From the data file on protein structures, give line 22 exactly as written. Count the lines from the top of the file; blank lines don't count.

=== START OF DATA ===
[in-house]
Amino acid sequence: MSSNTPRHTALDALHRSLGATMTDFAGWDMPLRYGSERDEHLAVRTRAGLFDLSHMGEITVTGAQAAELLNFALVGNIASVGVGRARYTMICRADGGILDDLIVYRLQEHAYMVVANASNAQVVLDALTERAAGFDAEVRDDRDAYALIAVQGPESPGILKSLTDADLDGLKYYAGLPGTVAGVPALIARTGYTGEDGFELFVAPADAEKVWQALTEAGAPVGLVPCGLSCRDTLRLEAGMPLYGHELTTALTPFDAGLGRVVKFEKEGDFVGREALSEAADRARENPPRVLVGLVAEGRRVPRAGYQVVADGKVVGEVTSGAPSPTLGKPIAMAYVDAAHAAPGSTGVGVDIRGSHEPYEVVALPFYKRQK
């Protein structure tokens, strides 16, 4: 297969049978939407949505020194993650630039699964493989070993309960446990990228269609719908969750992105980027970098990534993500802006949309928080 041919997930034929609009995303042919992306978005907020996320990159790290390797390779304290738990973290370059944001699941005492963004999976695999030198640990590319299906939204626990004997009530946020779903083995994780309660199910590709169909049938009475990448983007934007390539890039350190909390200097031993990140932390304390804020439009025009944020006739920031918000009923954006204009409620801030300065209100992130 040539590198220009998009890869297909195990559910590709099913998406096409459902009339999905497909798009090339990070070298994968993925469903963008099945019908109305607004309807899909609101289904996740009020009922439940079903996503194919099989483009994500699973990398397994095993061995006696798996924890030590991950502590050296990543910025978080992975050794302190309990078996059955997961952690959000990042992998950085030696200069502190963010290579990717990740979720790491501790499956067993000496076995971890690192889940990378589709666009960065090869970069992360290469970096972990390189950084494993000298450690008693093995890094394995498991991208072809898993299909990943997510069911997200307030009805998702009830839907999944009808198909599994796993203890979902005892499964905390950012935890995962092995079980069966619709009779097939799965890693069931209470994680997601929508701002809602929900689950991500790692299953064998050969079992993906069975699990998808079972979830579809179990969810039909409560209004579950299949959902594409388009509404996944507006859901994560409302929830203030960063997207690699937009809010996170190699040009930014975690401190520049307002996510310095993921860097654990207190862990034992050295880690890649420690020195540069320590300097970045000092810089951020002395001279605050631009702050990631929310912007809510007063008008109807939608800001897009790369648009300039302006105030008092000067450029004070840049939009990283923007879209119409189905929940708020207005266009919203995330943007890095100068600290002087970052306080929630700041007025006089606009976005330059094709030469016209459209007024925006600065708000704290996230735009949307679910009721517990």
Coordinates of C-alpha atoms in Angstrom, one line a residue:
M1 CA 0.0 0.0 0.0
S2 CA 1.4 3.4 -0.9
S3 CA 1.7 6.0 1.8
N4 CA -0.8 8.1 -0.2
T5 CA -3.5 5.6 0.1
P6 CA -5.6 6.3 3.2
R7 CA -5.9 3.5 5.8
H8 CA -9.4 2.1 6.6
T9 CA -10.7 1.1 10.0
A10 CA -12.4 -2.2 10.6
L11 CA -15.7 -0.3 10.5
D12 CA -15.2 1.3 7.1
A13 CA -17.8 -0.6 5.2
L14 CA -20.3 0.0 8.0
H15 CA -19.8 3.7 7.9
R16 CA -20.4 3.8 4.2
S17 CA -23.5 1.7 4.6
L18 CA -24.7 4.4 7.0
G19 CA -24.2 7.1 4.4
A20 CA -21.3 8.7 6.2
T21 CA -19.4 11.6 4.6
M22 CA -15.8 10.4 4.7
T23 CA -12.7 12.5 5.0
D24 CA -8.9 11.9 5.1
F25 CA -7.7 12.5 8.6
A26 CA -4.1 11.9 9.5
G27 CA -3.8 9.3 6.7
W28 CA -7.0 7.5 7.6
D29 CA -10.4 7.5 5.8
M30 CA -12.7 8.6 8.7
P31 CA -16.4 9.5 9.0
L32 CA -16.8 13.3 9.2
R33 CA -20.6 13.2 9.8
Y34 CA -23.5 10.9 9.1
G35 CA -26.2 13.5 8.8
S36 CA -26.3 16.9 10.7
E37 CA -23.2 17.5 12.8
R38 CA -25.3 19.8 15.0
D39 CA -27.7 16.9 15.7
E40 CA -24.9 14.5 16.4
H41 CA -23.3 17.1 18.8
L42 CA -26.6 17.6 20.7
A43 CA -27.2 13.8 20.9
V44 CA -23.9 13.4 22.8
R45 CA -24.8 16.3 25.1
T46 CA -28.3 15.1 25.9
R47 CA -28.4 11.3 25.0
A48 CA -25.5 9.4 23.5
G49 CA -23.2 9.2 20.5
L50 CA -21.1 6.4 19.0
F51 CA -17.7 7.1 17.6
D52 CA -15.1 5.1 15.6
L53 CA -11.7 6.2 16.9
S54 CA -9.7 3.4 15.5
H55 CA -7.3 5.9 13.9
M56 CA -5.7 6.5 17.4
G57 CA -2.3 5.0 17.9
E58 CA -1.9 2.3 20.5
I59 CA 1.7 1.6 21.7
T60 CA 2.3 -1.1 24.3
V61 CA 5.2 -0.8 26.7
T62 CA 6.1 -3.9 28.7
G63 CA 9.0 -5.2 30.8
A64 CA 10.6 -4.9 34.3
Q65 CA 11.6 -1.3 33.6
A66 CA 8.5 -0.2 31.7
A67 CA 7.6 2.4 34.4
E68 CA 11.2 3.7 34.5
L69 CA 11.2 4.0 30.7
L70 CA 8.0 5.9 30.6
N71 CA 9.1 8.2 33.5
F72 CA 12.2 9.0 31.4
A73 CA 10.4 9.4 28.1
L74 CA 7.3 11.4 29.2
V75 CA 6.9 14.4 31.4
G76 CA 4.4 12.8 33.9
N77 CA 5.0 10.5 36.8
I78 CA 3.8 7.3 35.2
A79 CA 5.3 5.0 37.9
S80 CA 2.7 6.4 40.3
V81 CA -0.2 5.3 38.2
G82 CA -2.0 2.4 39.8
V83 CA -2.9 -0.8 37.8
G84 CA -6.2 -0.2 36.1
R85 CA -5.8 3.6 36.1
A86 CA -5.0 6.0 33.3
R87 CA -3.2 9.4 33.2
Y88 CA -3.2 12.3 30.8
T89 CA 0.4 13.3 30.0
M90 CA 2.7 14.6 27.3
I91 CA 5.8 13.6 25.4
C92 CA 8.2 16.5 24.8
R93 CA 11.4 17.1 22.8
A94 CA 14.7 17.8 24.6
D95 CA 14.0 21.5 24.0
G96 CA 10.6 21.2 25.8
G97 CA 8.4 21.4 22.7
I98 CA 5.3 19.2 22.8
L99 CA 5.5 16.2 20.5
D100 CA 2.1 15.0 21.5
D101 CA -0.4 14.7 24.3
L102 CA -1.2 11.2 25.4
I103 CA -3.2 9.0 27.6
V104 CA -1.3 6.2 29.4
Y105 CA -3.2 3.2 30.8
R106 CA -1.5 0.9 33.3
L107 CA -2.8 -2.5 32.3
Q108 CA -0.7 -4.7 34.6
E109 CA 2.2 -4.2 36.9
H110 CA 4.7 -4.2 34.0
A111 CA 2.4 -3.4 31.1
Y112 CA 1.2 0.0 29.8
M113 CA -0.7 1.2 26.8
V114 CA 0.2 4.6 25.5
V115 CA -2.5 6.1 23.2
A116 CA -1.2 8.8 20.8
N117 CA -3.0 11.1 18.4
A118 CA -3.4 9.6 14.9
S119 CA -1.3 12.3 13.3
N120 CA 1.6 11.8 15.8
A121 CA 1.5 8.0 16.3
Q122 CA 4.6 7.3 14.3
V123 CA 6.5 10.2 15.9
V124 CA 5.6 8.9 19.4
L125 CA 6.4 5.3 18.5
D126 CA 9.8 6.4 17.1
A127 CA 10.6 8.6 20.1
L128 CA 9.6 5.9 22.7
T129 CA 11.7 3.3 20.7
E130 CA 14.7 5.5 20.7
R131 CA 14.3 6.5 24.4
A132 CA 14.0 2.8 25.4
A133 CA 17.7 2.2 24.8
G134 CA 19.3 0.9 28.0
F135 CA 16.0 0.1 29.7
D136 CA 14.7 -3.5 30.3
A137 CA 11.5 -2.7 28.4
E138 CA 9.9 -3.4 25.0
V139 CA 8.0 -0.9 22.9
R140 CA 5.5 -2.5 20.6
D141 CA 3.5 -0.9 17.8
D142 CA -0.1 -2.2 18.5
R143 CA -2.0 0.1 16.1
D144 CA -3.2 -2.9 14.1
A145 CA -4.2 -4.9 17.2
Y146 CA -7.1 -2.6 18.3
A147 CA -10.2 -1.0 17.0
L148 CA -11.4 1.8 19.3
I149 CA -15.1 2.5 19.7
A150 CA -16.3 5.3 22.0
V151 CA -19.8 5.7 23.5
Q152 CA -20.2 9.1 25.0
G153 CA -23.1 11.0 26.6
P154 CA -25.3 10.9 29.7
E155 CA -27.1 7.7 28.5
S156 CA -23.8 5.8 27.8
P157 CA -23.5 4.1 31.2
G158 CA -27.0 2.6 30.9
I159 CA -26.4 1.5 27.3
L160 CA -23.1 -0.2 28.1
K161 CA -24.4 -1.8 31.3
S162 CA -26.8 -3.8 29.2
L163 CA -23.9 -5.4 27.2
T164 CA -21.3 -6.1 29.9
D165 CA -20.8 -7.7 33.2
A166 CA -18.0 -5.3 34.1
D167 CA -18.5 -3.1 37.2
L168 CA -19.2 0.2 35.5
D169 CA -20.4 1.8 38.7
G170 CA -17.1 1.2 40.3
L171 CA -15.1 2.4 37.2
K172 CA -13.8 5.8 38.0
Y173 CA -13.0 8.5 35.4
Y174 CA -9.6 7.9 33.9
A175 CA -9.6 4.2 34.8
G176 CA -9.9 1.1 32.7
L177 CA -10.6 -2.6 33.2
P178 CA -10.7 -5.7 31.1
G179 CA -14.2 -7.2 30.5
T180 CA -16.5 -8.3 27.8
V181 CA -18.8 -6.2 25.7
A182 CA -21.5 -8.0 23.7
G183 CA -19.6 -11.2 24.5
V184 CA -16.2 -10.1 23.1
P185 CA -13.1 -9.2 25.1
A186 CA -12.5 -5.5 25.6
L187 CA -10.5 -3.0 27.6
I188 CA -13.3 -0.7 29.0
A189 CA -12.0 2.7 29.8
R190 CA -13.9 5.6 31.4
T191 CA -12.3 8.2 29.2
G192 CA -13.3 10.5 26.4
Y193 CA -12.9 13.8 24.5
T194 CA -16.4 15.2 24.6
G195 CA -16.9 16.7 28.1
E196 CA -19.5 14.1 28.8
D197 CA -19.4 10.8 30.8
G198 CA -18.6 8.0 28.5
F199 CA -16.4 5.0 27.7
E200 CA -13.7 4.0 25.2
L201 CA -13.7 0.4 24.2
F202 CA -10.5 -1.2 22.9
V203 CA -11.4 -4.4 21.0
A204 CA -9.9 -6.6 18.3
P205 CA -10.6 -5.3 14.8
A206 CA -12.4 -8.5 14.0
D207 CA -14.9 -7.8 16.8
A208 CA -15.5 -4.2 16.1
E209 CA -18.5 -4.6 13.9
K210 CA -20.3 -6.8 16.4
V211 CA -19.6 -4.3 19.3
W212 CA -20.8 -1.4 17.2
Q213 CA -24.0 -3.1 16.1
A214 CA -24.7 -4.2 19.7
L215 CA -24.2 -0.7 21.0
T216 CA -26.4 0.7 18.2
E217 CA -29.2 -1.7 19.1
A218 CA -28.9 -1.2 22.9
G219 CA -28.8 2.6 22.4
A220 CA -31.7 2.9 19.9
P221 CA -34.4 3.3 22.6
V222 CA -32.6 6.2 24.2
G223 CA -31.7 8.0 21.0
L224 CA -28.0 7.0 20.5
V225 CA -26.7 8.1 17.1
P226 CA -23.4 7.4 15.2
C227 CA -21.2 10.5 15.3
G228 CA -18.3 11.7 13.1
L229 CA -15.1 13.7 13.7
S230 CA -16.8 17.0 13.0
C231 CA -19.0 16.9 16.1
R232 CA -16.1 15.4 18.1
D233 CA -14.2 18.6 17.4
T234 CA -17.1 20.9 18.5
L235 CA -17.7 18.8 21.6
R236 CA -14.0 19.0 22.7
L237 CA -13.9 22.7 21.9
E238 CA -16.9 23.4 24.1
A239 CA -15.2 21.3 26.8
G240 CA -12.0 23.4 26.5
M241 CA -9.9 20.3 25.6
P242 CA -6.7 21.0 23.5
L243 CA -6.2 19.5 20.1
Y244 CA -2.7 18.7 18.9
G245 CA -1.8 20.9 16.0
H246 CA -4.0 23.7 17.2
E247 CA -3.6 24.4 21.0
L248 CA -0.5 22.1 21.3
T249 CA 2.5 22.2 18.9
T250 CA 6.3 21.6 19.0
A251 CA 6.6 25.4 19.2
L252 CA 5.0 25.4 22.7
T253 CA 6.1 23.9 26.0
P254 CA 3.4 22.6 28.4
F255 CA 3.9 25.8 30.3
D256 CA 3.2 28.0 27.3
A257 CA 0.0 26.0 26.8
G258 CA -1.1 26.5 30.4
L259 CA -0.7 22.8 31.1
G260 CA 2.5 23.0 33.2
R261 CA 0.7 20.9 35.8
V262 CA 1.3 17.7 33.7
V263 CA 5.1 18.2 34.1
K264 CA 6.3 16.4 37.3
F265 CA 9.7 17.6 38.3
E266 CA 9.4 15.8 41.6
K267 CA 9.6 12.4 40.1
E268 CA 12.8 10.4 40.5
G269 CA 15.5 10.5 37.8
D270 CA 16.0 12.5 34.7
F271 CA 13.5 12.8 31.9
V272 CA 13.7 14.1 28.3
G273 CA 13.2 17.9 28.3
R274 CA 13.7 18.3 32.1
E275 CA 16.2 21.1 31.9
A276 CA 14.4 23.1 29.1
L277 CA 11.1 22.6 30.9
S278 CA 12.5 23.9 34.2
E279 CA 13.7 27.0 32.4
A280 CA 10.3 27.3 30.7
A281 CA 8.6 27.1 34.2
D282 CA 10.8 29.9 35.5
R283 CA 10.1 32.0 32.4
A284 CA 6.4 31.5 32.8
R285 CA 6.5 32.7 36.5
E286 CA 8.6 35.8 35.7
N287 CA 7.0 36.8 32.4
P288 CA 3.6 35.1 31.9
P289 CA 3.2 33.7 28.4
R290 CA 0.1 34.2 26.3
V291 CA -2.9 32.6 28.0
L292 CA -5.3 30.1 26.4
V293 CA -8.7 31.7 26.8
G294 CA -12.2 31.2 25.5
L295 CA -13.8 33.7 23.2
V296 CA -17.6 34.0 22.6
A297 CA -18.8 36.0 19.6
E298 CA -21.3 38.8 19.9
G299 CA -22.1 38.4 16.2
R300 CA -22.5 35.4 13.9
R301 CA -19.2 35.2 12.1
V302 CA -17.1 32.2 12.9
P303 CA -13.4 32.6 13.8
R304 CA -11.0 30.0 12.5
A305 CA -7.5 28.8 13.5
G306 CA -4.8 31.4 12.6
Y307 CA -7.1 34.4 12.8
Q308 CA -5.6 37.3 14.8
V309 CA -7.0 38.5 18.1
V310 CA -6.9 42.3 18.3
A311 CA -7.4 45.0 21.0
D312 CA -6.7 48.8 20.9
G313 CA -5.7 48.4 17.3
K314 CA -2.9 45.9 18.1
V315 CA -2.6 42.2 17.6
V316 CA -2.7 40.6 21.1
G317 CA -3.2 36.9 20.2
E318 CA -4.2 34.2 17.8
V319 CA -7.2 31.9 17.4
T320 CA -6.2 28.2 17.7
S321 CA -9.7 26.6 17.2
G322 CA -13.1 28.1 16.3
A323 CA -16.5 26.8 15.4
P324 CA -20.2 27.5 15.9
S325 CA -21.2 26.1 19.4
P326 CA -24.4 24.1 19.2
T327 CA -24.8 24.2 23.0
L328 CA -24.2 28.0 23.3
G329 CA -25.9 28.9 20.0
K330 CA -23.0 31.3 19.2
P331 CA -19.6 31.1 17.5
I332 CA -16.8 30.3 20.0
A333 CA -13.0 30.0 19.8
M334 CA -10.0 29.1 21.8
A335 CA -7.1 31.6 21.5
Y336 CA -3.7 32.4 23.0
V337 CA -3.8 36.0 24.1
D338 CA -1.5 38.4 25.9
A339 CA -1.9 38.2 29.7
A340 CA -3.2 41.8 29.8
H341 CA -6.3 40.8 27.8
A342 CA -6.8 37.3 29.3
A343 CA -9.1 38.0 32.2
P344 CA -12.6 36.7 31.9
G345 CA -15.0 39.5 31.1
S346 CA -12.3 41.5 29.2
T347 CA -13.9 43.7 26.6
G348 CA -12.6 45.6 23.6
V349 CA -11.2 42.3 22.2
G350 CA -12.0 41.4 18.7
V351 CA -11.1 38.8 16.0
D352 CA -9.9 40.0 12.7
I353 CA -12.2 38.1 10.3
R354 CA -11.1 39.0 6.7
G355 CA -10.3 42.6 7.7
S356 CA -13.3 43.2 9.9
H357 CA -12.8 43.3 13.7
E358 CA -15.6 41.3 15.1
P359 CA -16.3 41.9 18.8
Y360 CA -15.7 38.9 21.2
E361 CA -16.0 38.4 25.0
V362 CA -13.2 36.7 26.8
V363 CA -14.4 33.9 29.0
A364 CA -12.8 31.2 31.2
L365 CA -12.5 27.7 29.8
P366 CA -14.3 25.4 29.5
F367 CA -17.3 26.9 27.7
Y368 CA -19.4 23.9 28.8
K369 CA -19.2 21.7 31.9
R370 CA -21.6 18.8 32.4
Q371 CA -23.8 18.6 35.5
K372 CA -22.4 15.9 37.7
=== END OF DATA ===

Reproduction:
L18 CA -24.7 4.4 7.0